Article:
Revisiting the Sea Pit in Cooks Hill | Mike Scanlon

PEOPLE are still sometimes surprised to discover Newcastle Harbour is the world’s largest coal export port.

But it’s not by accident. We’ve had lots of practice extracting ‘black diamonds’ from deep below the earth.

Hunter Valley coal mining goes back a long way, more than 200 years in fact, when convicts first hewed coal from beneath a hill above Nobbys Beach.

And for a long while, more than 70 years, our major mines weren’t way up the valley, but much closer to the port, with tunnels sometimes even under it.

That was called estuarine, or (Hunter River) delta mining, and some of the best remembered of these pits were around Wickham/Carrington and at Stockton.

It was a comparatively short-lived period of mining from 1878 to 1915, peaking in the 1890s and early 1900s. Stockton Colliery was said to be the deepest mine in the Newcastle district, with shafts down to 600ft (183m).

The very real threat of flooding, however, prompted a Royal Commission in 1886, which led to greater mine safety.

These mines existed because they were low-cost transport mines, with coal carted to the waiting sailing ships on their doorstep at harbour wharves.

But today’s story isn’t about these pits, but others, especially the famous, now virtually forgotten, Sea Pit, off Darby Street, Cooks Hill, run by the pioneering Australian Agricultural Company (or AACo).

Prompting the idea was my re-discovering of an interesting historic photo, date unknown but possibly around 1900 (pictured), of the famous and very successful Sea Pit parallel to and east of Darby Street.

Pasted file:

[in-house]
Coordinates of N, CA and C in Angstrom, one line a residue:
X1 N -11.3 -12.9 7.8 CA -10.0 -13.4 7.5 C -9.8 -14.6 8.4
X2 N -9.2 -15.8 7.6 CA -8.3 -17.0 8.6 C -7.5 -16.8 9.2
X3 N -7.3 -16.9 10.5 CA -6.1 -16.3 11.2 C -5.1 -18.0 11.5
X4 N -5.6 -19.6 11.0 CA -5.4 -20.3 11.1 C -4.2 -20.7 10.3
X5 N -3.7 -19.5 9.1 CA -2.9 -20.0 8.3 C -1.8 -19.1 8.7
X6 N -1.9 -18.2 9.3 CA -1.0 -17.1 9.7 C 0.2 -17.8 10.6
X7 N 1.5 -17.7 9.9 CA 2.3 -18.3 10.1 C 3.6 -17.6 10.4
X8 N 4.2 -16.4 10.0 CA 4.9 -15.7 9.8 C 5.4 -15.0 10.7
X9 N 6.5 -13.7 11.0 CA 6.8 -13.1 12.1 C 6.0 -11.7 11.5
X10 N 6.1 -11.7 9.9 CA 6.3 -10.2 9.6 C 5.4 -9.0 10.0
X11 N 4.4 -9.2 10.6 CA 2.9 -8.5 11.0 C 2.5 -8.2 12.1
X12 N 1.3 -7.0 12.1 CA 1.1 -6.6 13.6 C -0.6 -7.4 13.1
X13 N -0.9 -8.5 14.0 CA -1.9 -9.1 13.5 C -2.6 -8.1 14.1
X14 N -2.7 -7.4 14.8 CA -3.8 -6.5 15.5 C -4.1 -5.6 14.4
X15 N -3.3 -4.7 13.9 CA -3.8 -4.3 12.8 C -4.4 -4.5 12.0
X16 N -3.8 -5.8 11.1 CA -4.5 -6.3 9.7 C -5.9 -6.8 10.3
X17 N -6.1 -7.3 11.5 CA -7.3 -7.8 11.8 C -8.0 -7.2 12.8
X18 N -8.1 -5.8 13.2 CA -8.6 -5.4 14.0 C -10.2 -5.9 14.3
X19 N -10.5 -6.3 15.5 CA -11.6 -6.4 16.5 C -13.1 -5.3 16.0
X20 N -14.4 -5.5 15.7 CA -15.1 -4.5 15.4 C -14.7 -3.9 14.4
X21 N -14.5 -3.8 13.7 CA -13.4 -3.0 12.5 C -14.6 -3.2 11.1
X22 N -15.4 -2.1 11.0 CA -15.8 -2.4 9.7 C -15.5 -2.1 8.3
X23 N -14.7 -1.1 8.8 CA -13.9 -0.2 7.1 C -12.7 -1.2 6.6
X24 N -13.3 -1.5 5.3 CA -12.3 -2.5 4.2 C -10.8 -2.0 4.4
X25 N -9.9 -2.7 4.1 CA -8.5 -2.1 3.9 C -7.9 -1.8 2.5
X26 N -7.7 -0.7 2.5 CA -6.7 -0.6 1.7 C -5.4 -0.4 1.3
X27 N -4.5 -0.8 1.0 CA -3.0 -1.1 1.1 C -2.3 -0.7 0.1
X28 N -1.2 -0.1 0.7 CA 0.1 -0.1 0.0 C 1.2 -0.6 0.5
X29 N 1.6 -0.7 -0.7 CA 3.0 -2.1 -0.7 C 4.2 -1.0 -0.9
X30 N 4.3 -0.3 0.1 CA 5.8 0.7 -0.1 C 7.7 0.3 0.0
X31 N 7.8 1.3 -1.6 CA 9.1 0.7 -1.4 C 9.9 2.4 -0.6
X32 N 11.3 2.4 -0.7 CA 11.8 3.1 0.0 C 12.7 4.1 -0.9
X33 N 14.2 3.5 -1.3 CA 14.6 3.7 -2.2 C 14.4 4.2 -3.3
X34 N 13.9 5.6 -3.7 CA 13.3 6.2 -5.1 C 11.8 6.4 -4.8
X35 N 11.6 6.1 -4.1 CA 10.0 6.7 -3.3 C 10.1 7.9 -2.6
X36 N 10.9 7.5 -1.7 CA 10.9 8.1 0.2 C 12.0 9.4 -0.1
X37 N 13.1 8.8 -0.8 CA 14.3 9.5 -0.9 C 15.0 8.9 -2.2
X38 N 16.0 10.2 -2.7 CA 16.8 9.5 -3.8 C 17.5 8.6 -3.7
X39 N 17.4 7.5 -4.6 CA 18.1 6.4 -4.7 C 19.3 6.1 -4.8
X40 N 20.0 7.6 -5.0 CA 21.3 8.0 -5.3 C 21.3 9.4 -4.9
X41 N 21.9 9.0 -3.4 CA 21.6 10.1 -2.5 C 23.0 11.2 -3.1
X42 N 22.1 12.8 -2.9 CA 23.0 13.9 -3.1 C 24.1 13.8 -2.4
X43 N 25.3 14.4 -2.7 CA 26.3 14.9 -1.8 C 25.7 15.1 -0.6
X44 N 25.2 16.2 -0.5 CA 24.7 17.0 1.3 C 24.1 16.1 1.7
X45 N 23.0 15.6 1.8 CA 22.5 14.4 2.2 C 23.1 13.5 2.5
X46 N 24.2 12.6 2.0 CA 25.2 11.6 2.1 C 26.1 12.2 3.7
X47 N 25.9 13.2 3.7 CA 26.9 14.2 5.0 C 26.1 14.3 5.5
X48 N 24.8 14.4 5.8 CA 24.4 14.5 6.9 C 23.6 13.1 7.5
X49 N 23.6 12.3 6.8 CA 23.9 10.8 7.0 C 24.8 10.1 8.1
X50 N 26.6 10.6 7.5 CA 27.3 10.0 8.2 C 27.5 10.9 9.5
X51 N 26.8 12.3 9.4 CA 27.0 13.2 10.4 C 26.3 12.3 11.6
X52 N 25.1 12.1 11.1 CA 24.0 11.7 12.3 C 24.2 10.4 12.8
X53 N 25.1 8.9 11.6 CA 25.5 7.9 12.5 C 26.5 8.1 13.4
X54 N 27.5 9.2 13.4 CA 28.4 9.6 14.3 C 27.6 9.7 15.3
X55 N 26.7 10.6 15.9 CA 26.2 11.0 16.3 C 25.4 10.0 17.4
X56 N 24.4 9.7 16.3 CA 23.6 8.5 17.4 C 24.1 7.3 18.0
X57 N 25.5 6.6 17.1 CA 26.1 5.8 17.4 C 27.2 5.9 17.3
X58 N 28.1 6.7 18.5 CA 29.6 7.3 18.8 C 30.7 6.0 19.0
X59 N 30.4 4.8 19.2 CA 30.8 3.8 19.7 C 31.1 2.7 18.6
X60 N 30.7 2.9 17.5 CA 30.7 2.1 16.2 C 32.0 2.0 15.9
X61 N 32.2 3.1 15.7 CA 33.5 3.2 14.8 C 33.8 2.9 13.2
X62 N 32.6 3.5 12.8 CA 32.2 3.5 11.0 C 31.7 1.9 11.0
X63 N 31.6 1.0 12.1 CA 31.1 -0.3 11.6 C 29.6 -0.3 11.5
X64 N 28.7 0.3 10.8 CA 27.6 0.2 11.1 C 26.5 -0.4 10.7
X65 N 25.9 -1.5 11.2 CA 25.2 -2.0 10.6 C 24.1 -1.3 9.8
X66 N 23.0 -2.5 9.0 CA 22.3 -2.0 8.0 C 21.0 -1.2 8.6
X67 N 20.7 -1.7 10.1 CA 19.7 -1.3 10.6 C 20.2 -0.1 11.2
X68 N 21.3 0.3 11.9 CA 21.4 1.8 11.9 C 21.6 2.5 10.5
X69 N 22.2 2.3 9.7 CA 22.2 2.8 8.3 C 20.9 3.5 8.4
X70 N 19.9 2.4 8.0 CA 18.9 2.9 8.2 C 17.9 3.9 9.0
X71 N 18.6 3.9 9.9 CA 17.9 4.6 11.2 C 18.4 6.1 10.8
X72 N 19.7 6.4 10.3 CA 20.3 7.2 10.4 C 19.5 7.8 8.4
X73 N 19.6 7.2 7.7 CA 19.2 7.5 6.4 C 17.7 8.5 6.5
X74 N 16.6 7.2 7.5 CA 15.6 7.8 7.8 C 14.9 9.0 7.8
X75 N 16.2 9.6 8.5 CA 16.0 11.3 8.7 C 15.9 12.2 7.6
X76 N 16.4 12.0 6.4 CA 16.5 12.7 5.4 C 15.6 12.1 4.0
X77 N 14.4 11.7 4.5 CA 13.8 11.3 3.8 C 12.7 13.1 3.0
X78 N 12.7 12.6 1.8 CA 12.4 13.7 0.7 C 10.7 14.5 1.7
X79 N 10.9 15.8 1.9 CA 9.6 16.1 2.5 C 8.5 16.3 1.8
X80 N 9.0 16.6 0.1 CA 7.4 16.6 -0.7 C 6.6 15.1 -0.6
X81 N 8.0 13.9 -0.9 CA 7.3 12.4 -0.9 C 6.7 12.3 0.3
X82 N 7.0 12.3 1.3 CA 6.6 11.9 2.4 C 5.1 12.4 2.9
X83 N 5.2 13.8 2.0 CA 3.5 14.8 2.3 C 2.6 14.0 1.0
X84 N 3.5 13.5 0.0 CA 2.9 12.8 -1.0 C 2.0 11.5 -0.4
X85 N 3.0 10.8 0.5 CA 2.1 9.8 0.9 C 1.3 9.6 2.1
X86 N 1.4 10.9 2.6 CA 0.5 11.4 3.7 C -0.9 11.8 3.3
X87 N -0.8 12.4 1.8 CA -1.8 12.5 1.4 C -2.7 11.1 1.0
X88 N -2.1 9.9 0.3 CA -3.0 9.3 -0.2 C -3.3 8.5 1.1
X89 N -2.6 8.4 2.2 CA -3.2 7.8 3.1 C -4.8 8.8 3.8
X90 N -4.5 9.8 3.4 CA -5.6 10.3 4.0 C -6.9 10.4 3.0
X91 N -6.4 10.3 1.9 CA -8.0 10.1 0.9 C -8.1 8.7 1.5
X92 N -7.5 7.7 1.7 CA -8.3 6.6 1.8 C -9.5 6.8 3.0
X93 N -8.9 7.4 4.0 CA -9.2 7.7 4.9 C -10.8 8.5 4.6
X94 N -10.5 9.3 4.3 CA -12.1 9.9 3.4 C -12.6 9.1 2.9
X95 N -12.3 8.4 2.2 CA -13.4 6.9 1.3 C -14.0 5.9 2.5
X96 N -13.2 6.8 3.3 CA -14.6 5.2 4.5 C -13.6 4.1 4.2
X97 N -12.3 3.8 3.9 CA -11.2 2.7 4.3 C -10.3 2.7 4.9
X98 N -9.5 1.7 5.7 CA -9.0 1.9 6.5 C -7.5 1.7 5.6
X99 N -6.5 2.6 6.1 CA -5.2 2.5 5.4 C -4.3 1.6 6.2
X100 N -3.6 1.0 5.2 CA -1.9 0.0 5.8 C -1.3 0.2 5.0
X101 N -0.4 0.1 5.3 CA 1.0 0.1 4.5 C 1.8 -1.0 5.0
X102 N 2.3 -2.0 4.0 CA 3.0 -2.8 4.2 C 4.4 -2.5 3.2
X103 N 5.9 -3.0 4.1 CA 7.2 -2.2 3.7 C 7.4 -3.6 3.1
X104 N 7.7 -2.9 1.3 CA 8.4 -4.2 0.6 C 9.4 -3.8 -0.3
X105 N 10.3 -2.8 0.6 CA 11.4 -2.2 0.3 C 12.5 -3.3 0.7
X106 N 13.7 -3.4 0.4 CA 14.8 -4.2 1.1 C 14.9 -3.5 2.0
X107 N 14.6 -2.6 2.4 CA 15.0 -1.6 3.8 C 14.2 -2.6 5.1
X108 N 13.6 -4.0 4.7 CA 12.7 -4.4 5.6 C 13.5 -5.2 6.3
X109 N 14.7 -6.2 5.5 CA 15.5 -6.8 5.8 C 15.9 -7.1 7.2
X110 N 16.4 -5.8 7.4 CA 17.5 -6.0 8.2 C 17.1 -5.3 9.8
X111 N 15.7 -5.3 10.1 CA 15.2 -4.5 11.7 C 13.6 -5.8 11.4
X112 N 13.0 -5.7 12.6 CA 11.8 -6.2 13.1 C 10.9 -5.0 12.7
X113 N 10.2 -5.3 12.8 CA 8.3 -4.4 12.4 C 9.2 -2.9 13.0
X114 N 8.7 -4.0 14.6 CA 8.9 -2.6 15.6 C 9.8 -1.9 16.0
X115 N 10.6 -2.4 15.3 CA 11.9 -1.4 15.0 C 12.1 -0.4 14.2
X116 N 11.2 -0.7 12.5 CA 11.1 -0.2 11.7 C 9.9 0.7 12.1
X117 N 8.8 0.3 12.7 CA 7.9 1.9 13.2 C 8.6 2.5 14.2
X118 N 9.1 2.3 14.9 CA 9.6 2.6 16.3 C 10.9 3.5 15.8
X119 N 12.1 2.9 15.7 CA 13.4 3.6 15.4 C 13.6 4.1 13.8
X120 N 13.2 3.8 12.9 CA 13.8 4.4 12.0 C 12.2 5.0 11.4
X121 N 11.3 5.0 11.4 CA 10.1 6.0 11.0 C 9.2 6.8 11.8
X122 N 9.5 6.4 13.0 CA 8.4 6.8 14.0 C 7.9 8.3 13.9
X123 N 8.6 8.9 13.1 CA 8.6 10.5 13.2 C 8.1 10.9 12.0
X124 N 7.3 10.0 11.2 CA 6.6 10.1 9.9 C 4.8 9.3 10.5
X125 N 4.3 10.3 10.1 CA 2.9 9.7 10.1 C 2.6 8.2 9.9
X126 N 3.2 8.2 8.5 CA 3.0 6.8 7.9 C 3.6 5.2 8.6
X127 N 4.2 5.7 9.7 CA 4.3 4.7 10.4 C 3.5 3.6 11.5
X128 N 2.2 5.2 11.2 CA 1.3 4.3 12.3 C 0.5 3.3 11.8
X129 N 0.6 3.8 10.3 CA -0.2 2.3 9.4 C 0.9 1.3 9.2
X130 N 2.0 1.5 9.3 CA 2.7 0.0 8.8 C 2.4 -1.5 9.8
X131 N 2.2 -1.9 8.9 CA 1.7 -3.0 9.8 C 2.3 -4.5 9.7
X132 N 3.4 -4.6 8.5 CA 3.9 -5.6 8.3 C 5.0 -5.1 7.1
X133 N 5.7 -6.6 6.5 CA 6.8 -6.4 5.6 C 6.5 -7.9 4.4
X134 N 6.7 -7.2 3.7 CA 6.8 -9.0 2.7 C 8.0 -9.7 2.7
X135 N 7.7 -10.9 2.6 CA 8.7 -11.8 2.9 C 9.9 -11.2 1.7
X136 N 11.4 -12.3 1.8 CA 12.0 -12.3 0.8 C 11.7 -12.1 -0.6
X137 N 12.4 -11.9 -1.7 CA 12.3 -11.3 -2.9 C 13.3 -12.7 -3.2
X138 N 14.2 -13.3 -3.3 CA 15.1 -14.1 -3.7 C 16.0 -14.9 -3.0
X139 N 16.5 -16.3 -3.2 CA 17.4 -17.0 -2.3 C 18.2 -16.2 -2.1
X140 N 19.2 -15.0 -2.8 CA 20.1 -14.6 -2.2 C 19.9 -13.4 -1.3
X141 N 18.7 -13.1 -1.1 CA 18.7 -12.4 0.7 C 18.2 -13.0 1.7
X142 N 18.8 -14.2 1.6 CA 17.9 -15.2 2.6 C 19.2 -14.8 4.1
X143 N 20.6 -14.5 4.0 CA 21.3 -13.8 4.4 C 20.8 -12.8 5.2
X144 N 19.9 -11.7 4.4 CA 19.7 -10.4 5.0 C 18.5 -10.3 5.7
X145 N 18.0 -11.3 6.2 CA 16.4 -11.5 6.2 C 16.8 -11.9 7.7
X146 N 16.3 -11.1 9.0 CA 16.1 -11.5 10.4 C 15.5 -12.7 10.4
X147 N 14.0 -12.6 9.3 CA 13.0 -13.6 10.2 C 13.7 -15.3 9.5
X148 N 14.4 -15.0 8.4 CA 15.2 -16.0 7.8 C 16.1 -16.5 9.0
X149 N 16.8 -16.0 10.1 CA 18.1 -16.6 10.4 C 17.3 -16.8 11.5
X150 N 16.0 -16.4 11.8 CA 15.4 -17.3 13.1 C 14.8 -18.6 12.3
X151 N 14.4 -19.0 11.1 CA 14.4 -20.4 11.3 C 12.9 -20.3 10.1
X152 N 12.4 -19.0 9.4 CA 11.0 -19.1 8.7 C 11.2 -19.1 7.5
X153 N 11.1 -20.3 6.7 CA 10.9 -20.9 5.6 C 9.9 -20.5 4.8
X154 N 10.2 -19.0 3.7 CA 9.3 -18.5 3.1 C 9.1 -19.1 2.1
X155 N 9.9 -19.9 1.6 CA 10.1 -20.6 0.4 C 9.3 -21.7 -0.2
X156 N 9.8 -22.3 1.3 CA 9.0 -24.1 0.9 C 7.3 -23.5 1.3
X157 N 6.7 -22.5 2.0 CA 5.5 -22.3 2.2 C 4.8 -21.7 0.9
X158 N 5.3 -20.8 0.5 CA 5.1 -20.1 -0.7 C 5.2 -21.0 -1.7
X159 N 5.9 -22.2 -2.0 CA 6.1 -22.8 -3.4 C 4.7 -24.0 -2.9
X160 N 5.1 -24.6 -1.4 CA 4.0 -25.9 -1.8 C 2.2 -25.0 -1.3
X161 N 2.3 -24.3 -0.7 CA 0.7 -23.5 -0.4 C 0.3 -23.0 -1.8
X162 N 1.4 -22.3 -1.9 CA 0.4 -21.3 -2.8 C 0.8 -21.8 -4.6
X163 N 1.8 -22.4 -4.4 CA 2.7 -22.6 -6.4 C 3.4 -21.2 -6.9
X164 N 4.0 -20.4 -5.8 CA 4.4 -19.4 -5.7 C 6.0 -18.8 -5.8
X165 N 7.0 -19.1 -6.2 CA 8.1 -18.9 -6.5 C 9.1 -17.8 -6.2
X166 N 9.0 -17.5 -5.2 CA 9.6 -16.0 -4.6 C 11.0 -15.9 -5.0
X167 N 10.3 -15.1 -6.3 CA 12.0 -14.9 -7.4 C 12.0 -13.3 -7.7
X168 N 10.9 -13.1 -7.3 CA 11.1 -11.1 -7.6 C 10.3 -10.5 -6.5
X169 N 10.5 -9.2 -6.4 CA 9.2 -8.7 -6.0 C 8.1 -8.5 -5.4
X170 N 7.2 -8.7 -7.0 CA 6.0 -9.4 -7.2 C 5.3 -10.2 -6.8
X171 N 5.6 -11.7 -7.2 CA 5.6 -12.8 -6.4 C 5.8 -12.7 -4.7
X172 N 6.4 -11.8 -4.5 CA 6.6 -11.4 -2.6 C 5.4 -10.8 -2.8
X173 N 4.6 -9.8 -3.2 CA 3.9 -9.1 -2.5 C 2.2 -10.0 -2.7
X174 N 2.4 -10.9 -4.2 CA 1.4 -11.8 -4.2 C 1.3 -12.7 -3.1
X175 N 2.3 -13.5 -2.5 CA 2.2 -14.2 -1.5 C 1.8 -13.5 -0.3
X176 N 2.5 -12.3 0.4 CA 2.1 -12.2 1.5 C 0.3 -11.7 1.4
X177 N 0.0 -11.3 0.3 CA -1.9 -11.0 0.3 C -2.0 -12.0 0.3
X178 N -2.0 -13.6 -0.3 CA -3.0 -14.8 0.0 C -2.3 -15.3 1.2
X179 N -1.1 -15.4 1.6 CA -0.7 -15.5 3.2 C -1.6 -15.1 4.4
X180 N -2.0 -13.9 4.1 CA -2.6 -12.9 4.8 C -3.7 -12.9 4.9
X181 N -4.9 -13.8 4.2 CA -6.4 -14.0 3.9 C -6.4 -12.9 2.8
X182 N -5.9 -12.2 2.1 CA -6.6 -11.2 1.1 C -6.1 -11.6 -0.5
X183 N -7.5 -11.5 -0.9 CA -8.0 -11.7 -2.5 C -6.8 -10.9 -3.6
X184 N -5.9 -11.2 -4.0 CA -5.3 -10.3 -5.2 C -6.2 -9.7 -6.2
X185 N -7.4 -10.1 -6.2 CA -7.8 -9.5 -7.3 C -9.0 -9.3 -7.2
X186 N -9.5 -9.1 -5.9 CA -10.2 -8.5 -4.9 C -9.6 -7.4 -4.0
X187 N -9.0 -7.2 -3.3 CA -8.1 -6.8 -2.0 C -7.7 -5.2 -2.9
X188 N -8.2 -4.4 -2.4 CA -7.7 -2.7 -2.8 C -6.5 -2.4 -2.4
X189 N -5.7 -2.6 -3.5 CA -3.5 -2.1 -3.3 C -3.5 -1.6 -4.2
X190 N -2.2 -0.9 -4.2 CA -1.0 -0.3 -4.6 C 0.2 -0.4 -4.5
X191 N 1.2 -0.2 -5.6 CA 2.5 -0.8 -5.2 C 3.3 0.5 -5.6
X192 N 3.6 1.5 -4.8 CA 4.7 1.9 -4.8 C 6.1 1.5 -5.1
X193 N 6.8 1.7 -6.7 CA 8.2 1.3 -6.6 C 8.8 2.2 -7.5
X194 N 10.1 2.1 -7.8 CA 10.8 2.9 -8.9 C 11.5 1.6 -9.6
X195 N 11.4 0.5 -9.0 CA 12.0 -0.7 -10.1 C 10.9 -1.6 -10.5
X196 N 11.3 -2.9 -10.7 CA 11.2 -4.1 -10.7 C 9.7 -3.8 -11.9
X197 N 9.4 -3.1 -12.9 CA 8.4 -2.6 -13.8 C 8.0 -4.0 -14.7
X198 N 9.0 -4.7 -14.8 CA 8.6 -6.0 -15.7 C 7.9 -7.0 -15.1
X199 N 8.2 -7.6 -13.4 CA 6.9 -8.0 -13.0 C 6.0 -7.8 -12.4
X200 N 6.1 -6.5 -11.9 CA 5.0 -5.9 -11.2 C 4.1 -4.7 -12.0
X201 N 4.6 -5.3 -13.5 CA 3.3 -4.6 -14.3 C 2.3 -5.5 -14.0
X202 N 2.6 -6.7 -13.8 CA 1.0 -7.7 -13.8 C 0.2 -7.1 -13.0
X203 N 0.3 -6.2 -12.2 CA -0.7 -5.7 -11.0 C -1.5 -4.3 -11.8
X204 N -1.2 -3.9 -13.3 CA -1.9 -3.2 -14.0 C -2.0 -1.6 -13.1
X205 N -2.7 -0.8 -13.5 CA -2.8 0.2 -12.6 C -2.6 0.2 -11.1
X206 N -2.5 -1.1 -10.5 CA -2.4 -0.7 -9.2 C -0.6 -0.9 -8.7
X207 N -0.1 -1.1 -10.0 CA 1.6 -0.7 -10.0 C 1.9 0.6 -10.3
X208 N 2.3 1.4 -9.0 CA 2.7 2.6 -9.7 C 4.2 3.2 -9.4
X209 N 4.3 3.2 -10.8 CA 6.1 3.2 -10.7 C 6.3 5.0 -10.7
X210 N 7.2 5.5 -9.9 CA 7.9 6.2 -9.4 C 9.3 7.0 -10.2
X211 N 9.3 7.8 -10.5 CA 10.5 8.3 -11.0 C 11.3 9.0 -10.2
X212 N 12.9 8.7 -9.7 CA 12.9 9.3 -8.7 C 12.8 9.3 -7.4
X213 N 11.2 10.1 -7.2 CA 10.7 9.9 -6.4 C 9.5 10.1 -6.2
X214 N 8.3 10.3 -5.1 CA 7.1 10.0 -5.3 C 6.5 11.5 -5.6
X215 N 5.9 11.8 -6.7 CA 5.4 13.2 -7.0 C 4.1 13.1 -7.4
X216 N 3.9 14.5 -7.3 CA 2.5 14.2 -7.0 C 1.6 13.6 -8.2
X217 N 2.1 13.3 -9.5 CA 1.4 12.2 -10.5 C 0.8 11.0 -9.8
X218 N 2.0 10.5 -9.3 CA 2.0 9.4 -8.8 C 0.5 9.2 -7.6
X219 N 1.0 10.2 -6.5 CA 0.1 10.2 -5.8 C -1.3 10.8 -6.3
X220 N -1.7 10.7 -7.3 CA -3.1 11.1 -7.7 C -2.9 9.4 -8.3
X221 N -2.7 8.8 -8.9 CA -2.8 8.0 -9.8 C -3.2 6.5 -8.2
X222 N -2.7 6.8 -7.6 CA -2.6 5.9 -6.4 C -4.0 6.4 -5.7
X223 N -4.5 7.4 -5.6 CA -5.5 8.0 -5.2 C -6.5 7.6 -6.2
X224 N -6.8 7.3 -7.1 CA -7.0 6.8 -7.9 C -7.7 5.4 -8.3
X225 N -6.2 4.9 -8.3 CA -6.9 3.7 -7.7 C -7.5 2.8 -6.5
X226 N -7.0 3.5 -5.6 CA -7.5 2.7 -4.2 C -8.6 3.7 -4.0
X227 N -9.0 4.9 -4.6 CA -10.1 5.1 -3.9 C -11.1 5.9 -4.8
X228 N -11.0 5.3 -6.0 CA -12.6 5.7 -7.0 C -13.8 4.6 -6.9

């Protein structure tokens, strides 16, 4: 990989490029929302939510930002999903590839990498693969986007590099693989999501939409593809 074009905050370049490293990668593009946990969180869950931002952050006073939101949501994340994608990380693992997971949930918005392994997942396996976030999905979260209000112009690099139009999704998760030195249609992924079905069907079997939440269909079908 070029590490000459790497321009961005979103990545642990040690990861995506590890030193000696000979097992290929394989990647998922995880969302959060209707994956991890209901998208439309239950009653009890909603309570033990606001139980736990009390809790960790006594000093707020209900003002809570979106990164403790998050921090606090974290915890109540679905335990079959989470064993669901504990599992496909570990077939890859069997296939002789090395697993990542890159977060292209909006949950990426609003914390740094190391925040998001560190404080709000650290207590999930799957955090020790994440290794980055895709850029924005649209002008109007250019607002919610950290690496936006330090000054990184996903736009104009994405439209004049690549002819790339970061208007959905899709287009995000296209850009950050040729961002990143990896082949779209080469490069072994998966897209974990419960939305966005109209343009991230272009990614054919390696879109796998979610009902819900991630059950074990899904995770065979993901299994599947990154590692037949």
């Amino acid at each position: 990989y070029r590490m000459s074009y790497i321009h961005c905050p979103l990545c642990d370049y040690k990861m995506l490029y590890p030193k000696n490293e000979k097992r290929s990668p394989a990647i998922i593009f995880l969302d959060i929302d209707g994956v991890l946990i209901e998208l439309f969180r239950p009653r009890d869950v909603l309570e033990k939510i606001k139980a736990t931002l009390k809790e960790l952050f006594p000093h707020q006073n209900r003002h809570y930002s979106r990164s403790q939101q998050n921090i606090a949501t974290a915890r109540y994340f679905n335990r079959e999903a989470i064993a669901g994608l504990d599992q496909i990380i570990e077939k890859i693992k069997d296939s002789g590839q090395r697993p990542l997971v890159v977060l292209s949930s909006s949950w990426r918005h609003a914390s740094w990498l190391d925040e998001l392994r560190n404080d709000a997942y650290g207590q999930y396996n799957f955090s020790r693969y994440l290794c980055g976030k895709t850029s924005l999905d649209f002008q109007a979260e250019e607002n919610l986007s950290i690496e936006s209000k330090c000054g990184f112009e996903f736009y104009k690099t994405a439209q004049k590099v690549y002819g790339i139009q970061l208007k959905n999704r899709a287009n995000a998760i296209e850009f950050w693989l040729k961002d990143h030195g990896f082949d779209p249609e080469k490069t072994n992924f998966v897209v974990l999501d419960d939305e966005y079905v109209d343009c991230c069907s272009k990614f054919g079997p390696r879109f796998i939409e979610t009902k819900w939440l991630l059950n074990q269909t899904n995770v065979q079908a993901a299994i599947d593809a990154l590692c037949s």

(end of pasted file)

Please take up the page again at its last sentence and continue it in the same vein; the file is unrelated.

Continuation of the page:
The AACo had 10 city and suburban pits over the years, and the Sea Pit was probably the second famous after its first shaft, the ‘A’ Pit just below Church Street, The Hill, which also operated Australia’s first railway.

Formed with British capital in 1824, the AACo originally planned to  raise fine marino sheep at Port Stephens.

But in 1830 it entered the coal business in Newcastle with its ‘A’ Pit at a site above the present Tower Cinema.

As well, it had a NSW coal monopoly until 1847.

The company stake was 2000 acres (809ha) adjoining the infant township of Newcastle, a penal settlement only a short time before.

The move created growth within a stagnant, decaying township and saved it.

From its first mine on The Hill, the AACo went on to operate nine more pits, out west to present Hamilton (once Pit Town) and south to ‘H’ Pit, the company’s boundary, at Glebe Hill.

But while the AACo had a rapid expansion in the inner-city and suburbs, it doesn’t really indicate the extent to which it spurred other companies to hunt for coal.

The giant pastoral company’s grip on coal mining lasted about 90 years, but its monopoly was broken by other entrepreneurs, including an enterprising Lake Macquarie clergyman who gave us the name of Coal Point, near Toronto.

By 1901, there were a staggering 58 collieries at work, or being built, in the then Newcastle district, including Stockton, Minmi, Teralba, Dudley, Cardiff, Killingworth and West Wallsend.

While some pits might have been small operations, or ‘ratholes’, all owed their existence to the path pioneered by the AACo.